When one considers ontological arguments for Gods existence it is very natural to start with Anselm’s ontological argument. It is also the case that for most freshman, that are not well versed in philosophy but very curious about theology, to accept the arguments as if it proves God’s existence. Well I came here to burst your bubble as I explain what the argument really does.
Let’s begin with restating the argument:
- I can conceive of a being than which no greater can be conceived.
- If a being than which no greater can be conceived does not exist in reality but only in the mind alone, then I can conceive of a being greater than a being than which no greater can be conceived—namely, a being than which no greater can be conceived that exists in reality not merely in the mind alone.
- I cannot conceive of a being greater than a being than which no greater can be conceived.
- Hence, a being than which no greater can be conceived exists.1 (citation)
Premise 1 establishes the definition of God (and our ability to conceive of him) so far so good. Premise 2 is an argument from contingency. Basically the being which exists in reality is greater than the being which exists in my mind since the being which exists in my mind is contingent upon me the thinker for its existence. Premise 3 is to make a modus tollens move, (to assure logical validity). Thus premise 4 follows deductively. So what does this mean? Does God now just exist? The answer is no and this is why.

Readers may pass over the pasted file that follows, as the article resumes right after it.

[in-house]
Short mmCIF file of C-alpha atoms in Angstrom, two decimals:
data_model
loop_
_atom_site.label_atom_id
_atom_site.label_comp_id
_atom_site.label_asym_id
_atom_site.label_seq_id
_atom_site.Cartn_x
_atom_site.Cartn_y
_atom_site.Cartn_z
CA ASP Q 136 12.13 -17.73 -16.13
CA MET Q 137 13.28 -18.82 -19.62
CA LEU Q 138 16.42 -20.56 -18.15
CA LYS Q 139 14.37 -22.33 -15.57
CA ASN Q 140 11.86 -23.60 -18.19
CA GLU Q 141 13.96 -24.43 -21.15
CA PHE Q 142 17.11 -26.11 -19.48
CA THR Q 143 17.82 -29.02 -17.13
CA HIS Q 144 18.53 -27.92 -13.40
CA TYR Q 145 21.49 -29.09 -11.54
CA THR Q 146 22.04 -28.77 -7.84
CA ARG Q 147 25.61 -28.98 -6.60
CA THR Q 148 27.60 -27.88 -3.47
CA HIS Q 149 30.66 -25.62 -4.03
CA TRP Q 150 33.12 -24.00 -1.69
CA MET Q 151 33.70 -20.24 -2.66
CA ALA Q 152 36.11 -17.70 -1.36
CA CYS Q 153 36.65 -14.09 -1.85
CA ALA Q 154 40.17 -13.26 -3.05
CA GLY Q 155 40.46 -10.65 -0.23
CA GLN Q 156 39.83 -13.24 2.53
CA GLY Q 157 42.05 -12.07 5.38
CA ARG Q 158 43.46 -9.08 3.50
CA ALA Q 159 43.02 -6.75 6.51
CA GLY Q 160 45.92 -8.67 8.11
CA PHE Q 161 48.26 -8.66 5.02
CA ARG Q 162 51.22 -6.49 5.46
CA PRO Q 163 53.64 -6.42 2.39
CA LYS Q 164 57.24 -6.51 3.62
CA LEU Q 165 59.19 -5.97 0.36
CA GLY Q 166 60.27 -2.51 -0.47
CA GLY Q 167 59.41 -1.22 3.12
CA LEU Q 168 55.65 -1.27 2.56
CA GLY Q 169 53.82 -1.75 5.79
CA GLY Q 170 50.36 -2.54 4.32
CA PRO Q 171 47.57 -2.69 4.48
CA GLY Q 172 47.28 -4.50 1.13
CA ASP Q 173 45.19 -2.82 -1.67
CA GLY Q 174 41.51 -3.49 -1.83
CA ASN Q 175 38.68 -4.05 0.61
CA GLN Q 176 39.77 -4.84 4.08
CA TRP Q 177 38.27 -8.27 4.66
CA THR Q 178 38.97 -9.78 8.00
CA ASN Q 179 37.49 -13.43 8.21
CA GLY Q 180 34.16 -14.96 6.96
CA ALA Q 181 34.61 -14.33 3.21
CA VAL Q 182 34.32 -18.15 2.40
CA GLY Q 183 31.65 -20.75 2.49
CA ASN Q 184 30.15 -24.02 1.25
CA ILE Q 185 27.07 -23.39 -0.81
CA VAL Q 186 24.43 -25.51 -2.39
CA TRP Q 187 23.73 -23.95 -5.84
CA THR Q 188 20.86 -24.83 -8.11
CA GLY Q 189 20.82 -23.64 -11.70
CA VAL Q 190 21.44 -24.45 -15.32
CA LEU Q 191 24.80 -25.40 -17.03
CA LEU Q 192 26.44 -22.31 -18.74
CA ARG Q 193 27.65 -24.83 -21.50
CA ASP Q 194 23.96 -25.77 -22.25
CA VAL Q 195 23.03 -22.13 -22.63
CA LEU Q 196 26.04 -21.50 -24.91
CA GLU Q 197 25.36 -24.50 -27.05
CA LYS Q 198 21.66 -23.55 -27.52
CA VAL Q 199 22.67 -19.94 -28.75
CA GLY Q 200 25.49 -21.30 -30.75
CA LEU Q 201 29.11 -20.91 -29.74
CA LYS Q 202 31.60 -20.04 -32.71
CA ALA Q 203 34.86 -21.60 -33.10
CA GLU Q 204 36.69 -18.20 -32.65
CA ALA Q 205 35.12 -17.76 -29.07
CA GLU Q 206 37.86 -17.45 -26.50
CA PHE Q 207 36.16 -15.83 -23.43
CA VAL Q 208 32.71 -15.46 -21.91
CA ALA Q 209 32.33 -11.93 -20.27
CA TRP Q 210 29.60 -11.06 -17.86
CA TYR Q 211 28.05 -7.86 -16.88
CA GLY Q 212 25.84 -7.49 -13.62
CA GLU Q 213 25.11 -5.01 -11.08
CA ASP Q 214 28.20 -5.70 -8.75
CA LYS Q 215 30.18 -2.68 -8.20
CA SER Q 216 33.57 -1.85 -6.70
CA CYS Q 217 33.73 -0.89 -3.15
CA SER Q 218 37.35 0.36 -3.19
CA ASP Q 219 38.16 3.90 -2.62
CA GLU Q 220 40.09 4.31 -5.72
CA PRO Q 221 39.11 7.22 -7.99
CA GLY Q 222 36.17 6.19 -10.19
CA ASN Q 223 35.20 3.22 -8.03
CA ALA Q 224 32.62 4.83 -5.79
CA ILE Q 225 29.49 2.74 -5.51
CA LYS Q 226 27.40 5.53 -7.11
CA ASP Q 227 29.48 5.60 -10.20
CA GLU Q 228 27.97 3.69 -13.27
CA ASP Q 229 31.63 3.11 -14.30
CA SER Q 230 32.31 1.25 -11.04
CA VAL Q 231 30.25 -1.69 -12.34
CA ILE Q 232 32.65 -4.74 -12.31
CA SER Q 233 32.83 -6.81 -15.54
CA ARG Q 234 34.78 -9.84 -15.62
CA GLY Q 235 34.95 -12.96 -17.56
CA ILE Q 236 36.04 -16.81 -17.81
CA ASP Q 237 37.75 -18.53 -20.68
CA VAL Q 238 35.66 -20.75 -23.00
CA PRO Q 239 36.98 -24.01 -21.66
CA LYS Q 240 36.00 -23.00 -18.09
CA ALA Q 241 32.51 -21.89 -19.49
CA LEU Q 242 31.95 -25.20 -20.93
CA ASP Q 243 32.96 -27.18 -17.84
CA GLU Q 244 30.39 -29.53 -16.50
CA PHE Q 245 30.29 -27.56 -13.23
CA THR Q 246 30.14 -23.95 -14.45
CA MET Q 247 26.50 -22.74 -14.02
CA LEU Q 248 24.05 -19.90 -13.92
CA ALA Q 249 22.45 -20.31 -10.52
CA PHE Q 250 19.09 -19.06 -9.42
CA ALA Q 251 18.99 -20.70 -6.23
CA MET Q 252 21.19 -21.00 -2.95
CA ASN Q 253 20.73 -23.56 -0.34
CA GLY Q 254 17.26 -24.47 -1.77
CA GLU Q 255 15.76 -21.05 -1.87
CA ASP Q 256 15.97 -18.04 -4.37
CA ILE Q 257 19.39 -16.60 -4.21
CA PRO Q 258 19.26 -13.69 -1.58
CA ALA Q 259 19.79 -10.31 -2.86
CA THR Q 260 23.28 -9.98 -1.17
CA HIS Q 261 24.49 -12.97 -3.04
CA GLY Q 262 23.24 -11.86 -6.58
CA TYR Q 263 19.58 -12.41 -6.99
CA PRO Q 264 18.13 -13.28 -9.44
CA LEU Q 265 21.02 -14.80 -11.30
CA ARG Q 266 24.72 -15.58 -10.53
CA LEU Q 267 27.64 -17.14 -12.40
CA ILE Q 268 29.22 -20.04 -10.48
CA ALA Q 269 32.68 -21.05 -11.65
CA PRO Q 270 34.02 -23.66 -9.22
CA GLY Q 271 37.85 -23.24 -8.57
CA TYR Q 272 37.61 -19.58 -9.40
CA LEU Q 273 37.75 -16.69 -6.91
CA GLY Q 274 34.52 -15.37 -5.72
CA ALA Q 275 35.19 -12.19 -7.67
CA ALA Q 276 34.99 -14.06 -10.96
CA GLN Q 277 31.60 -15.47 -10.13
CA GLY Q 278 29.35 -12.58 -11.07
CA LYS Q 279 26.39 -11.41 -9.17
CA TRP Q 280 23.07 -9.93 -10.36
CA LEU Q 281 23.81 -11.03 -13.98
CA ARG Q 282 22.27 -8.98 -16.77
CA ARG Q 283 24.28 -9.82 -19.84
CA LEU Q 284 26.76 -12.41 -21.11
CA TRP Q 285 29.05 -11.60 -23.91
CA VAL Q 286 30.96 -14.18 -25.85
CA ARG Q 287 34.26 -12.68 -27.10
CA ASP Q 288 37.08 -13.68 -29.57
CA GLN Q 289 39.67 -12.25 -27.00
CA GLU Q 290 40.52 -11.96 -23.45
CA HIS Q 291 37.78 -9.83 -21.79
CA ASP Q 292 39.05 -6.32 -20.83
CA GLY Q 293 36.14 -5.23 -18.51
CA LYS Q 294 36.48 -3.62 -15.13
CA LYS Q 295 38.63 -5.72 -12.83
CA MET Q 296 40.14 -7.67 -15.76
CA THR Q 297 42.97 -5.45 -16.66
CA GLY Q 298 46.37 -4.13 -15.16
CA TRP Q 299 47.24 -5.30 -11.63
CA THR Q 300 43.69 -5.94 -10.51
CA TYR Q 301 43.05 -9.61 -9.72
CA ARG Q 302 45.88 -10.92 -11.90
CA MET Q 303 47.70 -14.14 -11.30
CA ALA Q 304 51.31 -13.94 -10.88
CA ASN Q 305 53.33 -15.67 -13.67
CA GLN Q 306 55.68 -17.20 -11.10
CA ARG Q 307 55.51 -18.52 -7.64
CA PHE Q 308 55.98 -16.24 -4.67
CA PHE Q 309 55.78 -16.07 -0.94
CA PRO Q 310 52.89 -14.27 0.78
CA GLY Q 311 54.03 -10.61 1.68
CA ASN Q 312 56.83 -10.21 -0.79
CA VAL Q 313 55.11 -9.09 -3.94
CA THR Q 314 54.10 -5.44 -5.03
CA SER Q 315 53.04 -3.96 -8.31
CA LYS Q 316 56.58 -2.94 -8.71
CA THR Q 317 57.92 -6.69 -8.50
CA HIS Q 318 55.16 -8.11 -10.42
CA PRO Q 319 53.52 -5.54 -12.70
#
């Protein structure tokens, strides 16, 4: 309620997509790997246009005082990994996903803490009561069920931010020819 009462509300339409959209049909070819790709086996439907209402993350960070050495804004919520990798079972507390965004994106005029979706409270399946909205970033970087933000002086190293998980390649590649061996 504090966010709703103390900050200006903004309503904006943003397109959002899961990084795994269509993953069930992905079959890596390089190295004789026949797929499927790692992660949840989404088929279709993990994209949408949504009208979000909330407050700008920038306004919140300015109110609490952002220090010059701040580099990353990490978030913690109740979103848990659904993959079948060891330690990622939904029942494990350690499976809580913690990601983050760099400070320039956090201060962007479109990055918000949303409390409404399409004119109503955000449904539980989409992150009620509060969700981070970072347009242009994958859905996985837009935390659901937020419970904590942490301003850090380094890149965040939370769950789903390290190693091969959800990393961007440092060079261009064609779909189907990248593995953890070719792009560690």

Ontological arguments cannot truly prove anything, (by this I mean they do not demonstrate some things existence) since they presuppose the existence of something. For example Alvin Plantinga, a contemporary philosopher, proposed what he calls the “victorious ontological argument.”1 In this victorious version, Plantinga uses 20th century modal logic to convey the idea that if God is possible then he is necessary and if he is necessary then he exists. This argument seems to be a non-starter for most since you must first accept the existence of God. Surprisingly the theist, Plantinga, admits to this. Plantinga writes “Our verdict on these reformulated versions of St. Anselm’s argument must be as follows. They cannot, perhaps, be said to prove or establish their conclusion. But since it is rational to accept their central premise, they do show that it is rational to accept that conclusion”1According to the Standford Encyclopedia of Philosophy, this is akin to saying “Either God exists or 2+2=5. It is not the case that 2+2=5. Therefore God exists.” In both arguments if someone doubts the existence of God then they are going to wind up with a false premise.1 If someone already does not accept the premise God exists, then one must also cast doubt to God being possible, or for that matter, a being of which no greater can be conceived.
1. Oppy, Graham, “Ontological Arguments”, The Stanford Encyclopedia of Philosophy (Winter 2012 Edition), Edward N. Zalta (ed.), URL = <http://plato.stanford.edu/archives/win2012/entries/ontological-arguments/>.